Mother has severe spinal curvature due to fractures but needs to lay on a table for a scan

My mother has a bad curvature that is affecting her severely in recent years but she manages. Now she has a need for either a CT scan or colonoscopy, both of which involve laying on a flat table, which is impossible for her. I’m surprised and disappointed that lack of consideration and advice available, and I honestly don’t know what way to turn. She needs to have her bowels checked due to a stool test that gave a high threshold score, and the choice is risk more fractures or don’t do any investigations and potentially go on unaware of any cancer or other issues. I am beside myself frankly and there is seemingly no one or no where to get advice. The Royal Osteoporosis society don’t seem to account for people as severely disabled by osteoporosis as my mum, it seems to be more about preventative treatment. The GP more or less said to her “do you even want to have treatment?”, more or less implying she’s one foot in the grave already. I know the NHS is under immense strain and I’m trying my best to be understanding to these professionals limited options but when it’s your own parent it’s very hard. No alternative options have been given and she is petrified of doing any sort of scan. She visited the consultant yesterday and he and the nurse got her on the table, while I was in the other room, and she sounded in a right state. I never heard my mother cry in utter fear before. I have no faith if she’s left in other peoples hands she’ll get the care that her particular case needs. What can I do?!


Can you contact the CT scanning department she would be sent to, to discuss your concerns? They have all sorts of pillows and frames, so it may be possible for them to get your mum into a suitable position for both her safety and the scan. There was a lady I met during my hospital treatments that had various physical issues but they did help her to get the scan done.


Pegasus is absolutely right.
Mum should always be treated with dignity and respect, allowing enough time to reassure her and ensure she is comfortable.
If necessary they can sedate mum, even play music for her while it’s being done.


Dear SimonA
I am Kristie I am an online community host for Carers UK. I would like to say I am sorry for the situation you find yourself in and I hope the situation is resolved even if its resolved with our help. I would like to say welcome to the forum! You are not alone in your caring role and I am sure that many on here will understand exactly how you feel and will offer you the support that you need. Caring can be very lonely and the pandemic has made caring responsibilities challenging many carers have been socially restricted and unable to attend social groups etc.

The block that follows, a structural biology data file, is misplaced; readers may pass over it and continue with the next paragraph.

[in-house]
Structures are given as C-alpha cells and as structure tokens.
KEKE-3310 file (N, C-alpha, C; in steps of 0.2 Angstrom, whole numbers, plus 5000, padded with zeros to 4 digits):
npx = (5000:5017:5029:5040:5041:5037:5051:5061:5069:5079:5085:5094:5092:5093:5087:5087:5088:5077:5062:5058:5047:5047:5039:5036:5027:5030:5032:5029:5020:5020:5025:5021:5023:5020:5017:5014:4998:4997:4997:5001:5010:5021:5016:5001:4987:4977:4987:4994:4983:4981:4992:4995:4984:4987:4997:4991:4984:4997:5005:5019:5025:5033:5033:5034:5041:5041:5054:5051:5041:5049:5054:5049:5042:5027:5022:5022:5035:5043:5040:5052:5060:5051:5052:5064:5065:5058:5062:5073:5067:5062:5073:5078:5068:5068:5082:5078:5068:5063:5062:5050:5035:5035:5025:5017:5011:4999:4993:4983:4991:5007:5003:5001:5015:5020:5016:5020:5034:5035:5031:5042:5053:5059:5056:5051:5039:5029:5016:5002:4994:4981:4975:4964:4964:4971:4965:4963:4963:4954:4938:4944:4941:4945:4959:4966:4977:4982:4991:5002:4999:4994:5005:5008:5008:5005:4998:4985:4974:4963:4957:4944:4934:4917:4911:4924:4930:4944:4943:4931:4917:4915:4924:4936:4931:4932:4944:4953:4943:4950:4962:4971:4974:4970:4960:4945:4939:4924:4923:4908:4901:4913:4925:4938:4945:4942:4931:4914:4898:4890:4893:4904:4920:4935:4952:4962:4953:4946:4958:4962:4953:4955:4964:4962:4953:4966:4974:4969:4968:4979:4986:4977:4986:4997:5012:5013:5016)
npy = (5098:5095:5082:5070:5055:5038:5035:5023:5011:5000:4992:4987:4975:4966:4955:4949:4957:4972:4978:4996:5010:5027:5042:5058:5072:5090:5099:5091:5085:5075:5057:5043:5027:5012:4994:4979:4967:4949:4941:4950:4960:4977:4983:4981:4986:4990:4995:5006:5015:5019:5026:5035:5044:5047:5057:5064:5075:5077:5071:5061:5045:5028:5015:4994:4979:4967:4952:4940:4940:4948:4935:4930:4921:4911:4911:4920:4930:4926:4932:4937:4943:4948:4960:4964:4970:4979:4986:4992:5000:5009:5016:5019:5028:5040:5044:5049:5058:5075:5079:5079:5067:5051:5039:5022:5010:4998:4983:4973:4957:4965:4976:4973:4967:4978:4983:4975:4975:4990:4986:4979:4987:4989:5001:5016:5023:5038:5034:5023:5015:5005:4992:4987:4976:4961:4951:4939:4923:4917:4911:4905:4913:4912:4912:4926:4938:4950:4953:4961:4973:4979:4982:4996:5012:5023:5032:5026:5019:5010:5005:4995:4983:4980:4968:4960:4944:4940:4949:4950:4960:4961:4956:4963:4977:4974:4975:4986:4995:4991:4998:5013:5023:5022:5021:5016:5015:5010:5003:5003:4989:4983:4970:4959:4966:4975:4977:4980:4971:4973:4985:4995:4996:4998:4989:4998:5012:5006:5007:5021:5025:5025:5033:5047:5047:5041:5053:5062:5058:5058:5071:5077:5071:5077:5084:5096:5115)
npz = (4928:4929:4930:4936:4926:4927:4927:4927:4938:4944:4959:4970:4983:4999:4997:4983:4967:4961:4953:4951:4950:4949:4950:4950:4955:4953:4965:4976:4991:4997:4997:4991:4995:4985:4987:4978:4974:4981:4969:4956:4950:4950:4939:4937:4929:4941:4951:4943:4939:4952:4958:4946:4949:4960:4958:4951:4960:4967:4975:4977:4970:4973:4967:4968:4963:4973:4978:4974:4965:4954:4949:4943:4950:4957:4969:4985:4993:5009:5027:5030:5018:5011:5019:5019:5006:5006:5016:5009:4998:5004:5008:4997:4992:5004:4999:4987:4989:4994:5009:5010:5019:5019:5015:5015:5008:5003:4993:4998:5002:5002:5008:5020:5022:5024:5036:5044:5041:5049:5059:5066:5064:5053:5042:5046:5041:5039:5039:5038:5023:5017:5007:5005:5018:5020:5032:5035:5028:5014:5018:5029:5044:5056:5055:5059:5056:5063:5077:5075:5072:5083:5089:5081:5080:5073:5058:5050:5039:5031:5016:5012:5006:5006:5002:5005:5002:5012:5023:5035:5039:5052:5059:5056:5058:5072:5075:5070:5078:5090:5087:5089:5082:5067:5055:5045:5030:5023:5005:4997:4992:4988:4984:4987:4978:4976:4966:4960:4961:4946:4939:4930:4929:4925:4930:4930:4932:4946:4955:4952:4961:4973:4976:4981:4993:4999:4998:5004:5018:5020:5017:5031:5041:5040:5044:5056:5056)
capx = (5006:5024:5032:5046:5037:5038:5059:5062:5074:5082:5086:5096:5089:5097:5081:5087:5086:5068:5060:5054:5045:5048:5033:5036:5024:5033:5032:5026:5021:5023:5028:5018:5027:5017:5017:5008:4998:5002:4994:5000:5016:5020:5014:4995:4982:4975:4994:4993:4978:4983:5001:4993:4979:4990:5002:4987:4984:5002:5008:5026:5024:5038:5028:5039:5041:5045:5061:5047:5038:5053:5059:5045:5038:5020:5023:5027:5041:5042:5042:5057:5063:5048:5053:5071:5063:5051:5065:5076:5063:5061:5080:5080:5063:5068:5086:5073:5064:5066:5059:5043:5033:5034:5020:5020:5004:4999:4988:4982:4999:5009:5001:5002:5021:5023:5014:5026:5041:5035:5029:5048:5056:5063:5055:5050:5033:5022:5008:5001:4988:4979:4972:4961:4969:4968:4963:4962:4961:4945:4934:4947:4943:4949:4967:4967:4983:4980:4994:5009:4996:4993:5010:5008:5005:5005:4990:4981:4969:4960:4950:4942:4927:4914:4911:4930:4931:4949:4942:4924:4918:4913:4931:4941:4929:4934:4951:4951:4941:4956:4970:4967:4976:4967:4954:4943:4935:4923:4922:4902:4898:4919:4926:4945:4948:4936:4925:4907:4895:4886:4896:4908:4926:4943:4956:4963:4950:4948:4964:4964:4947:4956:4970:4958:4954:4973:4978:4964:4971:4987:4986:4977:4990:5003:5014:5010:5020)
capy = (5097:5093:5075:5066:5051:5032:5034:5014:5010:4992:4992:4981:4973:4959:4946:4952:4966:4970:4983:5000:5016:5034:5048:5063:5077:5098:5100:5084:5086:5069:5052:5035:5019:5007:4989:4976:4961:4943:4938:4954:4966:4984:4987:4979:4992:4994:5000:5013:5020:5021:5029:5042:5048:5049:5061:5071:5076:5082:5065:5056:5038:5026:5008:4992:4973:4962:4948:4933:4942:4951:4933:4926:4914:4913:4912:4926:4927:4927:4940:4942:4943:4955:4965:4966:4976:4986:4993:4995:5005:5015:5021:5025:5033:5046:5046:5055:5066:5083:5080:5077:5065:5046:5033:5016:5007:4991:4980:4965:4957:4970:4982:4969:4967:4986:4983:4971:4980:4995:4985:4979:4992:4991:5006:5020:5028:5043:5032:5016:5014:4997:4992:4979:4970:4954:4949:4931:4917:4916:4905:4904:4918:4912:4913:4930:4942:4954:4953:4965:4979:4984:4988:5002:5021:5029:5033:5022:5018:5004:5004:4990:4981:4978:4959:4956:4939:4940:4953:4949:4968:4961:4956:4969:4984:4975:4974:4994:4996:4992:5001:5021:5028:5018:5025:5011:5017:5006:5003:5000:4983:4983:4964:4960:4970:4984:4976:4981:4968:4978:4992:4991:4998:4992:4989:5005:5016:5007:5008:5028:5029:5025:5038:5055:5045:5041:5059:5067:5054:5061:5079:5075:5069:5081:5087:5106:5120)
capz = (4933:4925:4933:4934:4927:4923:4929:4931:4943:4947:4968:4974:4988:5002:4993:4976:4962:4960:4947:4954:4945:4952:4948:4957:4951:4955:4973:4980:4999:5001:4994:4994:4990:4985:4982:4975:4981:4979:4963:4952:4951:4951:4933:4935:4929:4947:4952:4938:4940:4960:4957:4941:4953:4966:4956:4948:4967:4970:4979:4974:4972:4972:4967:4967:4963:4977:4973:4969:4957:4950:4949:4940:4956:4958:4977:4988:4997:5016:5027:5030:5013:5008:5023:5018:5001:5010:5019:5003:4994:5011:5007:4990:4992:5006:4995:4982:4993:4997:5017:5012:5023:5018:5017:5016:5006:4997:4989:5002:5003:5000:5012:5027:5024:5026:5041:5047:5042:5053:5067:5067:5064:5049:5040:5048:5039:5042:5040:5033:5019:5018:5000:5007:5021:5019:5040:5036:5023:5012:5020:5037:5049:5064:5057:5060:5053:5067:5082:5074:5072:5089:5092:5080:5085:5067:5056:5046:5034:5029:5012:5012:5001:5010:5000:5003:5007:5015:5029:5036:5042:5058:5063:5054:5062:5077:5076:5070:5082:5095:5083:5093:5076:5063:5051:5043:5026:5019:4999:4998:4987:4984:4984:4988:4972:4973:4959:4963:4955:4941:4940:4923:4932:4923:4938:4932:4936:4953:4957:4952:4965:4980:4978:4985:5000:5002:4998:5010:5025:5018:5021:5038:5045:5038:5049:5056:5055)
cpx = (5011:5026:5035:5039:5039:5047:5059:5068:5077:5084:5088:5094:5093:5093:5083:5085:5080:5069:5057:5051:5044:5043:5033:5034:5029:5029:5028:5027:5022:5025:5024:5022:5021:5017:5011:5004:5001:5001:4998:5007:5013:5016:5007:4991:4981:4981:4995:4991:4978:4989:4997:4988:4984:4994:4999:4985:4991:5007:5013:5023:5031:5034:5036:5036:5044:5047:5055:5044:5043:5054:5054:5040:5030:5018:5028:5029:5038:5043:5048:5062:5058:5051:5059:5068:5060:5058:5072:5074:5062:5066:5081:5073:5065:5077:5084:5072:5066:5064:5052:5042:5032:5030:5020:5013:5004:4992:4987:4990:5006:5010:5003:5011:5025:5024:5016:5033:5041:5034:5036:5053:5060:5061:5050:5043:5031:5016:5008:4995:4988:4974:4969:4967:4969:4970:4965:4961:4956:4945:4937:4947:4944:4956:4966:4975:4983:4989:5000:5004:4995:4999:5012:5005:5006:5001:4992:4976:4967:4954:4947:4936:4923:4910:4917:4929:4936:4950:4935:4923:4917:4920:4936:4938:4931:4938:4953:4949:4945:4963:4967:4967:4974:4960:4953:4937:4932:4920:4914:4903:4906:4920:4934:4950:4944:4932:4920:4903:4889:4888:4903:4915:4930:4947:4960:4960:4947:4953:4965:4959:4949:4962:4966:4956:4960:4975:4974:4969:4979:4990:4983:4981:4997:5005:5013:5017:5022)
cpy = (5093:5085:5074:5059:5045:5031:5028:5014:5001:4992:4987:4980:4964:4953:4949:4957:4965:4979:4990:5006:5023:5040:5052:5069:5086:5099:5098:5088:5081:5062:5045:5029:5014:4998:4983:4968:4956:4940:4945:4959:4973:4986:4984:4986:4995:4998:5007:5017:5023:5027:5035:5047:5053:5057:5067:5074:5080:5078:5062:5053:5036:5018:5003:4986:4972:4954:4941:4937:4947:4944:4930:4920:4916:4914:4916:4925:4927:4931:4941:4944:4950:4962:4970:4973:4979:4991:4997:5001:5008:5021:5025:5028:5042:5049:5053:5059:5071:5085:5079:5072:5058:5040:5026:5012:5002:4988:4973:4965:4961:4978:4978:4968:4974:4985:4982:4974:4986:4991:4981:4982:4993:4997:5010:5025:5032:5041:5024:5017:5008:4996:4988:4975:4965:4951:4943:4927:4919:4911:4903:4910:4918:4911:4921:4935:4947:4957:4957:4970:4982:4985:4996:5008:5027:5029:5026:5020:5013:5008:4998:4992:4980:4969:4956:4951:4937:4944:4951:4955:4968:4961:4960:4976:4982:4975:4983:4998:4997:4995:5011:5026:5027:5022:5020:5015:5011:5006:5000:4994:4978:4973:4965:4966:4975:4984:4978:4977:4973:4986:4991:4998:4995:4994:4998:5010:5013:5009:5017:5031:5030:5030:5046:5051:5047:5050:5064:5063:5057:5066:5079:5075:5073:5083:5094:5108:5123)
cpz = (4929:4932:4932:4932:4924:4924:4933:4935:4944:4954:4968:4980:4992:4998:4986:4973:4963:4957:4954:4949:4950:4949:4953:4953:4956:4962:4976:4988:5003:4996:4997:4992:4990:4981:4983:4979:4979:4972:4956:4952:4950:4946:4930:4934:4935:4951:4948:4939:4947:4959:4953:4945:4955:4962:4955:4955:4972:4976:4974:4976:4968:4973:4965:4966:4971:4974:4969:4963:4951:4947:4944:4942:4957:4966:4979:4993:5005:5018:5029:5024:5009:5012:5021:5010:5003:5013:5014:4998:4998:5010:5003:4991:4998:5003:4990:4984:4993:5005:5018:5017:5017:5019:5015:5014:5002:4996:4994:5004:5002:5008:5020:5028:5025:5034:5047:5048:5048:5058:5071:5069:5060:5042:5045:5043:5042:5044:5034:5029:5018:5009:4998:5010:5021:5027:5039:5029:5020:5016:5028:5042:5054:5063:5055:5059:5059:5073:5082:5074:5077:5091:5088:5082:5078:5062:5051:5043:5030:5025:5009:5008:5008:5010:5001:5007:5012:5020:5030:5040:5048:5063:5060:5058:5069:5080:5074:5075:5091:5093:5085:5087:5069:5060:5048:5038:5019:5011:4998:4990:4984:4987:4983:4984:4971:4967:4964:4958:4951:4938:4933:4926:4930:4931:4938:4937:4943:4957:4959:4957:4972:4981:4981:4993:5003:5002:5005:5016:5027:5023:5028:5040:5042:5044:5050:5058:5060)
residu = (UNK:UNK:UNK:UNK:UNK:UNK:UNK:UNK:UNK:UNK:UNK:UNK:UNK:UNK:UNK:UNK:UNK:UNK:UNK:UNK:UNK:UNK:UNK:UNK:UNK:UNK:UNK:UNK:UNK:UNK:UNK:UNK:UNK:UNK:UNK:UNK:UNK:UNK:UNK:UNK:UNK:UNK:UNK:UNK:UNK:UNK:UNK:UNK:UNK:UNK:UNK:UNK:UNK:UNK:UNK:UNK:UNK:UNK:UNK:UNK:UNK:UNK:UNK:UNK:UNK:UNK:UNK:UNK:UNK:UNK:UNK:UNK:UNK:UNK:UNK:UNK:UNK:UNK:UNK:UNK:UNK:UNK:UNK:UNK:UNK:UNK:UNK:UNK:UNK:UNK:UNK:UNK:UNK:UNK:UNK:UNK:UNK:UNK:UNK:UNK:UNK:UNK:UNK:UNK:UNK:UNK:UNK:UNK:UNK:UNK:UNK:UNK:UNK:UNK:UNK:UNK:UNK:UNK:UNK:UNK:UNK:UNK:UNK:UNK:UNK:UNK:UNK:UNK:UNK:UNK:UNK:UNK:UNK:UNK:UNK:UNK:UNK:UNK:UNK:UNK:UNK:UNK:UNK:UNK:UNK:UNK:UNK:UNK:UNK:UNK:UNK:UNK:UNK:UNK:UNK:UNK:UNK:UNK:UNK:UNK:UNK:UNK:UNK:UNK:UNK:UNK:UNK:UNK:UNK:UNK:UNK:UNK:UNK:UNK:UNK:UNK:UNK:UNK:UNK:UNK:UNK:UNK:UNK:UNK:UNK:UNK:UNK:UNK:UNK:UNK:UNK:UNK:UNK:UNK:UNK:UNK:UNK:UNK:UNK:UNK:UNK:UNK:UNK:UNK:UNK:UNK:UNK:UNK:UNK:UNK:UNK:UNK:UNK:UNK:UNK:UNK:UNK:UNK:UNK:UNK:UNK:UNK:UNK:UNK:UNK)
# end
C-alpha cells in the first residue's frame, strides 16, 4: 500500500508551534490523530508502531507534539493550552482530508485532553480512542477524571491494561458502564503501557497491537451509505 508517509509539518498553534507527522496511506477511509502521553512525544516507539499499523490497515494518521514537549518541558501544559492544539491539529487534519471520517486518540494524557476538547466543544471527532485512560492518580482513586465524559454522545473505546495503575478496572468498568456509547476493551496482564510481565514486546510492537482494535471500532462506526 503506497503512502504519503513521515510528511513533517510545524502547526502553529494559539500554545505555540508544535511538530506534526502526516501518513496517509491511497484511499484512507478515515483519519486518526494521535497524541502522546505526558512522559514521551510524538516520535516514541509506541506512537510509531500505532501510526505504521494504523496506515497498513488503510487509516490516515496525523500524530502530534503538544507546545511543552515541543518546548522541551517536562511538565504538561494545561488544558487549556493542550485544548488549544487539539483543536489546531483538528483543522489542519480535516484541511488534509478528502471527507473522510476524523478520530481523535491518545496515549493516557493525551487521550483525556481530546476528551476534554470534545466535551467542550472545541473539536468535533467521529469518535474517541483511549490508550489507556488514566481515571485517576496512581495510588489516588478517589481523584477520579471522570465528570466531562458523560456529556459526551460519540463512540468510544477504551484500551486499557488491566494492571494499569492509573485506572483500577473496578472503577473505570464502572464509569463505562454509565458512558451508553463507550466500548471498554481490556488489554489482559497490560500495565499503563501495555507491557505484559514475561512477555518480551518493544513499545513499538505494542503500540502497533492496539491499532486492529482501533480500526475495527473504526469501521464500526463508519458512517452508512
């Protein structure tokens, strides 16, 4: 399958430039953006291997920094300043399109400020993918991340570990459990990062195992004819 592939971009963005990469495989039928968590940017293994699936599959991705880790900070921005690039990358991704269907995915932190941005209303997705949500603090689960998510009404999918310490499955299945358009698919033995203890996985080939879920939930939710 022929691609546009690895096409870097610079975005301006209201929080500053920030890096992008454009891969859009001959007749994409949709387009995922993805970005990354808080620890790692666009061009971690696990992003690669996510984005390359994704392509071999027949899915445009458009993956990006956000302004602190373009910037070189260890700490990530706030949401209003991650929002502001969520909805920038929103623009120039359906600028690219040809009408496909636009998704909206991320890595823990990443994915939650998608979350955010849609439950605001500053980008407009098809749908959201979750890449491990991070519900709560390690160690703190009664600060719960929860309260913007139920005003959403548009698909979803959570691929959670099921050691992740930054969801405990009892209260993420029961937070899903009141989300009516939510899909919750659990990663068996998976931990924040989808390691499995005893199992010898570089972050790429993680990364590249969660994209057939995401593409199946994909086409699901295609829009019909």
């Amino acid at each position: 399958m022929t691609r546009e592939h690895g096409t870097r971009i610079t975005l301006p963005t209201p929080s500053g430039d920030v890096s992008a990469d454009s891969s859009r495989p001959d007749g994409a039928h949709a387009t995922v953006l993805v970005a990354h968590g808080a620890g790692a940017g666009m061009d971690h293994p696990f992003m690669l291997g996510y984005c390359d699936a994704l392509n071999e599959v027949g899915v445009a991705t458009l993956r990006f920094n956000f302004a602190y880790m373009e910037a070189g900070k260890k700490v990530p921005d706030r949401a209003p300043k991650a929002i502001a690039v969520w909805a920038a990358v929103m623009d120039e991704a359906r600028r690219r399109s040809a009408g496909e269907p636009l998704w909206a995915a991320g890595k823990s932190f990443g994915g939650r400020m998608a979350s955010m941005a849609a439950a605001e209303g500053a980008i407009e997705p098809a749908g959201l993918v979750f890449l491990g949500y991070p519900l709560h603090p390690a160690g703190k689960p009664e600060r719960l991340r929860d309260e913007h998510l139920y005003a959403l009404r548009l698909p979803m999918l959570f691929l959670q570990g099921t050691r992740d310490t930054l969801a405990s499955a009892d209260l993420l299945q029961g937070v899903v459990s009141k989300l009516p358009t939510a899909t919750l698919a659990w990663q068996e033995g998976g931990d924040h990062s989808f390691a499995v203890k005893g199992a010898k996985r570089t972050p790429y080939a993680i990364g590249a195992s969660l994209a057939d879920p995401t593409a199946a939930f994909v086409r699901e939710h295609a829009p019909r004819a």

Carers UK are running online weekly meet ups for carers and you can find the information on how to register at Care For A Cuppa:-Online meetups | Carers UK. The second online weekly meet-up is called Share and Learn and it is to be found at:-Share and Learn | Carers Scotland.
Our telephone number is 0808 808 7777 and is open from Monday to Friday, 9am-6pm and our email address is (
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Best Wishes

@SimonA I agree with @Pegasus I called and asked about cushions-pillows and also because my mum needed lungs scanned putting hands over her head for a long time can get painful…they were helpful…

Re what the GP said…in my experience it’s not ‘one foot in the grave’ it’s also about how some treatments can accelerate/worsen medical situations…
If you’re her carer/health Power of attorney you can ask to sit in, or ask questions yourself

Based on what you’ve shared questions top of my mind
Have they looked at cancer markers in blood tests - yes, no, what did they say (several markers indicate possible cancer)
Is there blood in her stool samples - hence high threshold score or what exactly does that mean
What exactly would tests show or not and what would be the subsequent action/recommendations?

These days SOPs lead to investigations, the subsequent options and the risks of those options entail a larger discussion…TOGETHER with quality of life, risks of procedure itself, and implications of doing and not doing something…

You can talk to the GP and getting a bigger picture context. You can discuss with your mother how much pain and procedures she’s willing to endure…I’m sorry I’m being very direct because I know this situation very well with my father…and had pre-emptive discussions with my mother…
There is a point where there are treatments/care to ensure her pain and symptoms are managed and whatever causes are ‘controlled’ as best as poss. This may mean less invasive action, but also not curative aim/goal…

Sorry Simon…I hope these thoughts are some help in this horrible situation.